Sen. Judy Schwank, D-Berks, applauds during Gov. Tom Wolf’s budget address. (Gov. Tom Wolf/Flickr)
The reaction from Gov. Tom Wolf’s own party to his Tuesday budget address?
It’s a start.
Members of the Democratic minority from both chambers sees Wolf’s proposed budget as an uncontroversial kickoff to negotiations they hope to expand to include more policies in the coming months.
“It’s consistent with the previous budgets of the governor, which is steady and sure progress forward,” said Sen. Vincent Hughes, the ranking Democrat on the Senate Appropriations Committee.
“I think there are a number of us who would like to have seen a much more robust investment in our basic education spending priorities,” the Philadelphia senator added.” I think there are number of us who would have liked to see a much more robust presentation around the natural gas severance tax.”
“The governor’s budget moves us in the right direction, but there is still more to go,” Rep. Matt Bradford, Hughes’ House counterpart, added in a floor speech following the address.
The budget includes $200 million for state public schools, with about $14 million earmarked to raise teachers’ salaries to a minimum of $45,000 a year. It also sets aside millions for workforce development and early childhood education.
In a statement, House Democratic leadership said it was “pleased” with Wolf’s call for continued criminal justice reform, echoing his inaugural speech.
But Wolf led his remarks Tuesday by plainly stating that he was not asking for new taxes. A standing ovation started with lawmakers on the right of the aisle before meekly spreading to the left.
While Wolf is asking for a minimum wage increase to $12 by July 1, he made no mention of the proposal during his address.
Also absent was a call for a severance tax. Wolf instead floated an infrastructure proposal last week that asks the General Assembly to OK $4.5 billion in bonds, backed by a tax on natural gas, to make infrastructure improvements like expanded state broadband.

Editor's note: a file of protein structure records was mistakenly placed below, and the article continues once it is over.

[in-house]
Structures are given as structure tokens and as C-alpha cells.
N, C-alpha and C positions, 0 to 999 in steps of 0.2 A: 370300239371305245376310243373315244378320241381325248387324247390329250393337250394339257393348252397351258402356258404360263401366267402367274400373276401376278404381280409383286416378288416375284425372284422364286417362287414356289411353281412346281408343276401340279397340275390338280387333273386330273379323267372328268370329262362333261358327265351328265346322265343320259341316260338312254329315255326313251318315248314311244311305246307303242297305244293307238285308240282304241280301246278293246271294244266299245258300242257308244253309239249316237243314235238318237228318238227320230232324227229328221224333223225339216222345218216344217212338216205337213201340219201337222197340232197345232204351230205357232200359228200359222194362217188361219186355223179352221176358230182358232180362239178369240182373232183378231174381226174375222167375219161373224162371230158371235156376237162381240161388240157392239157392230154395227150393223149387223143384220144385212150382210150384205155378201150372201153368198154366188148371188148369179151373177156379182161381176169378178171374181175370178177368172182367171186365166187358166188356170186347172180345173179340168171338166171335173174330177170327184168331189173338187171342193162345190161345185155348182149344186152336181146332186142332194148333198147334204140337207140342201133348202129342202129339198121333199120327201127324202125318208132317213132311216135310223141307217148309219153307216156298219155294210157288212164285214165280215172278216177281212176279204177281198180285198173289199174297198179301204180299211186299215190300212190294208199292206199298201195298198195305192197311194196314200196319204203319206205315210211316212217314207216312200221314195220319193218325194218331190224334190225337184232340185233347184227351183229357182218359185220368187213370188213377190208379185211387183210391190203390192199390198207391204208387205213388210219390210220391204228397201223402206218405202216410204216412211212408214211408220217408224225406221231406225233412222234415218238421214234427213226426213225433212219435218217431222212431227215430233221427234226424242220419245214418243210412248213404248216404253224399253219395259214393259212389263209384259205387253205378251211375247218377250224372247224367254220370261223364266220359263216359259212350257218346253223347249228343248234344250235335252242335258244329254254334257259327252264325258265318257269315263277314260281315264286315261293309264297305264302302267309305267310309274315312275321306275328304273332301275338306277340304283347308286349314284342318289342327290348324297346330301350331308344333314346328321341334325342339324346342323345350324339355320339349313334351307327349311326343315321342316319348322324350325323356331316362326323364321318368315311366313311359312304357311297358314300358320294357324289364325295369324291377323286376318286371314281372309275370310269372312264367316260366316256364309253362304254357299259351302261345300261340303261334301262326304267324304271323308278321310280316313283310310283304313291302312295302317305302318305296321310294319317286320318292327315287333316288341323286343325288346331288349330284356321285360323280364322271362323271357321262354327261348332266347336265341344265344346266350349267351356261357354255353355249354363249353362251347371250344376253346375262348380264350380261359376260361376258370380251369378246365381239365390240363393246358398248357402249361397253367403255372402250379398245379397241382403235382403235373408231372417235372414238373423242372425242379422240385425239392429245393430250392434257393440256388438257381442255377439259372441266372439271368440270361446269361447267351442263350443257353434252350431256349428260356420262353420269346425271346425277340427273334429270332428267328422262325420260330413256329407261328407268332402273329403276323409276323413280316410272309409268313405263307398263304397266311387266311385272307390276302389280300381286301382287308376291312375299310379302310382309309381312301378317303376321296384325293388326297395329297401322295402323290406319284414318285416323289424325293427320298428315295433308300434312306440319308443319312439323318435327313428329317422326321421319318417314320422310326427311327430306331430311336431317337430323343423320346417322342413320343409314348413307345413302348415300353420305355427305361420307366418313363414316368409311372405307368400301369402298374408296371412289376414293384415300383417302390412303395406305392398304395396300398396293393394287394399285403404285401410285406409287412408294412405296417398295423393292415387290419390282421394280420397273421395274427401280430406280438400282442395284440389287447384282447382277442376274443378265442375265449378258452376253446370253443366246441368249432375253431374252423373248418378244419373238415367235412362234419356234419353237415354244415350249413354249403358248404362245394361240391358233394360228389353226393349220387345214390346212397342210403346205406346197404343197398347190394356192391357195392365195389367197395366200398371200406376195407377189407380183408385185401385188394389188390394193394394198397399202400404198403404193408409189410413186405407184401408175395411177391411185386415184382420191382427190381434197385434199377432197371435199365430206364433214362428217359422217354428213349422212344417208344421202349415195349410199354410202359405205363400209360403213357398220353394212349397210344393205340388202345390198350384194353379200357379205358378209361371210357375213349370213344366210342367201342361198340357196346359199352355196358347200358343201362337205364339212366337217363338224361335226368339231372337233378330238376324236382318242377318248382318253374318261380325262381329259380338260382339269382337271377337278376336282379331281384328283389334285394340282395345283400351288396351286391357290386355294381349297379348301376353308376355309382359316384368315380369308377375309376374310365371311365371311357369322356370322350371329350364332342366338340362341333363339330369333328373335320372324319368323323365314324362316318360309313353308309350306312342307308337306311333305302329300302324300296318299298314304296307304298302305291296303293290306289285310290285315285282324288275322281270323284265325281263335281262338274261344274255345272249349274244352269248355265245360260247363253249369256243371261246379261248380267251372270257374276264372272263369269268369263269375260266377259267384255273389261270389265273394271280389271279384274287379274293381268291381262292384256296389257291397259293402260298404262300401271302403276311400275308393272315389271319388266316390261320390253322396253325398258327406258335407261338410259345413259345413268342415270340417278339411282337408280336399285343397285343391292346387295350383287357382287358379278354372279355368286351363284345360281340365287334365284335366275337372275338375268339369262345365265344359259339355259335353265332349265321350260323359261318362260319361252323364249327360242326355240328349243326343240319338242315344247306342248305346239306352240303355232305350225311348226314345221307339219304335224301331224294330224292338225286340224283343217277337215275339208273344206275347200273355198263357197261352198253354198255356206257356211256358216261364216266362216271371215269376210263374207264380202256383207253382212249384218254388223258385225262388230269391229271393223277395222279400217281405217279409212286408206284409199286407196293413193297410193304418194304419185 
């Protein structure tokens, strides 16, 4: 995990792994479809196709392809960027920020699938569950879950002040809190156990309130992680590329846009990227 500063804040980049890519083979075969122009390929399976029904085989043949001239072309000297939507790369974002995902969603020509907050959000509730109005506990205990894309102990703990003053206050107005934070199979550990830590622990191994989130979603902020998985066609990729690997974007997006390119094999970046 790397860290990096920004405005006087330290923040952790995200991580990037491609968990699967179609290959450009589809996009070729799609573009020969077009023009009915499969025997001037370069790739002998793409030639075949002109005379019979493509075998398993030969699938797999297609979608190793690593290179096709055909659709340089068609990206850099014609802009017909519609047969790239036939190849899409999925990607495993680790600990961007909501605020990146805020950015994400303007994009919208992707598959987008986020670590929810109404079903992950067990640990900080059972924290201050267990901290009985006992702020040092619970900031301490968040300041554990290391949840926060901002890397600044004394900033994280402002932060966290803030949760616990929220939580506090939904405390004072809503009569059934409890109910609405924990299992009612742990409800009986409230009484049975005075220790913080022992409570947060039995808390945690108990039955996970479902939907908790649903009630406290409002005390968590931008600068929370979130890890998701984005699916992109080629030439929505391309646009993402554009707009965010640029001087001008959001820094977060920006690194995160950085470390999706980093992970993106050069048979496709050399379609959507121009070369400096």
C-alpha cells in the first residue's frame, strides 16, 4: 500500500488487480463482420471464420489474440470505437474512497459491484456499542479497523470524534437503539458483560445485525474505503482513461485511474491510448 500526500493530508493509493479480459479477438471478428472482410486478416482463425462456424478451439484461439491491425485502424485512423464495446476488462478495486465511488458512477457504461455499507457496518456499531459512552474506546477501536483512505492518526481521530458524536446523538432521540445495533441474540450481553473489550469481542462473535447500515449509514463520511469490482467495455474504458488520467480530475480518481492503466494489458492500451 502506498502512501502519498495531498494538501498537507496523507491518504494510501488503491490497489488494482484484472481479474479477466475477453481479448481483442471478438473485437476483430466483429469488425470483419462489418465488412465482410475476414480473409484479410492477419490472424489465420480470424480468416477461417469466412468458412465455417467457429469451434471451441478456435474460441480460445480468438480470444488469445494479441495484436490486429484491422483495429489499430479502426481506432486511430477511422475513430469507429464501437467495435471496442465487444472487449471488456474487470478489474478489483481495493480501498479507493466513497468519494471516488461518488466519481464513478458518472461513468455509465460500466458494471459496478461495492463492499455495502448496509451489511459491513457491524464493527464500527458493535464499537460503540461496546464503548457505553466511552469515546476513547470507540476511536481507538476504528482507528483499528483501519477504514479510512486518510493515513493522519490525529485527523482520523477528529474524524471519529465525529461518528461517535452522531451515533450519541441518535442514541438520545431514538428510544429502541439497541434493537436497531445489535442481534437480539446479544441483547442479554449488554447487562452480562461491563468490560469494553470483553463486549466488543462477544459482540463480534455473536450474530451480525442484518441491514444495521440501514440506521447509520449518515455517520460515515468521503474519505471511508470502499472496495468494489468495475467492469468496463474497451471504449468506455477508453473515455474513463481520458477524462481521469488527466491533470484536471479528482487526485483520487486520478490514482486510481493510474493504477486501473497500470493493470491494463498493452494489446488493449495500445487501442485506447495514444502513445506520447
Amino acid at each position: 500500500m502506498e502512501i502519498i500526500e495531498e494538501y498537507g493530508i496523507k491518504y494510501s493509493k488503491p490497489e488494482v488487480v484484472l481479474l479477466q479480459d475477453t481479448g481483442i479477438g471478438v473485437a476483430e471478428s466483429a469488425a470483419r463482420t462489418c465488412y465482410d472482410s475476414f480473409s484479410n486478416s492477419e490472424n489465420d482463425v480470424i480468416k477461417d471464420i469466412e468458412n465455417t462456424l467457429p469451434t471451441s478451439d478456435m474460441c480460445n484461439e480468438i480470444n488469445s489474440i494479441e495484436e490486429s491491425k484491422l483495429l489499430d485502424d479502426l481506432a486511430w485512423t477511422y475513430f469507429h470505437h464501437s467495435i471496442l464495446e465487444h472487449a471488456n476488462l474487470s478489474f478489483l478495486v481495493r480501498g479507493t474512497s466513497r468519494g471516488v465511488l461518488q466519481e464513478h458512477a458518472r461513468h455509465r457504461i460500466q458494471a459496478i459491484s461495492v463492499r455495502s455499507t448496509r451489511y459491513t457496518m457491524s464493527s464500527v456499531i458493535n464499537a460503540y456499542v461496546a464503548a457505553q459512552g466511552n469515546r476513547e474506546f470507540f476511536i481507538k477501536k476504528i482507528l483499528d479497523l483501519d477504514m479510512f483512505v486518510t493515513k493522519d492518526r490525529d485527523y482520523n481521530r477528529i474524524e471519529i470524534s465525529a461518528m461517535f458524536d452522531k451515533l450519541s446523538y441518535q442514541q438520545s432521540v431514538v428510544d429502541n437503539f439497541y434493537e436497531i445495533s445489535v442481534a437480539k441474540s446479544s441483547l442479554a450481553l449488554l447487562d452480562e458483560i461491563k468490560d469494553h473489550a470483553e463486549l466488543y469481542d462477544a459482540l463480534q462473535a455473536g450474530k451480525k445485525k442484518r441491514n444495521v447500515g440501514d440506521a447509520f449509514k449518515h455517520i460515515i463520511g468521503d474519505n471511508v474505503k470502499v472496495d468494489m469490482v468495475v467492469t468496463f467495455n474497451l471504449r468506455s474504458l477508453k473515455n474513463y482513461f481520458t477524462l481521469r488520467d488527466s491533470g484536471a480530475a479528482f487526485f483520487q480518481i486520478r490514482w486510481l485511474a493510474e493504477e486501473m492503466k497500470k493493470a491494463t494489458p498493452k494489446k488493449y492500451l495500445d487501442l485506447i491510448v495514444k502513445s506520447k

“I think this is a start, and as we go through the process we need to finds ways we can go even further, ways we can be even more aggressive and progressive and put forward a budget that people can be really proud of,” Rep. Malcolm Kenyatta, a newly elected Democrat from Philadelphia, said.
He hopes as negotiations continue, the state will look as deeply at addressing poverty as it has at the opioid crisis or helping workers build new skills.
Another newly elected Democrat, Rep. Danielle Friel Otten of Chester, said that she is in Harrisburg to “fight for progressive values, and this is just the beginning of the conversation” on issues like public education and renewable energy.
Even getting a minimum wage hike would be a big accomplishment, according to Senate Majority Leader Jay Costa, D-Allegheny. Pennsylvania’s is still sitting at $7.25, the federal minimum, after getting dragged upwards under the Obama-era policy change.
“Quite frankly it’s unconscionable that Pennsylvania is the only state in the Northeast that has not raised its minimum wage,” Costa said in a video released by his office.
Ohio’s minimum is the lowest of all of Pennsylvania’s neighbors, at $8.55.
Underneath any concerns from the Democratic caucus’ burgeoning left wing is an understanding of the political reality — in both chambers, they are in the minority. Compromise must be in the cards for any of the party’s goals to be realized, and Wolf’s first term saw some progressive wins like a Clean Slate law that seals low-level criminal records.
With those accomplishments from the past four years in mind, some Democrats are willing to wait and see how the next few months pan out.
“It was very clearly an olive branch extension approach” from Wolf, Rep. Mike Schlossberg, D-Lehigh, said. He added: “It’s worked for him.”
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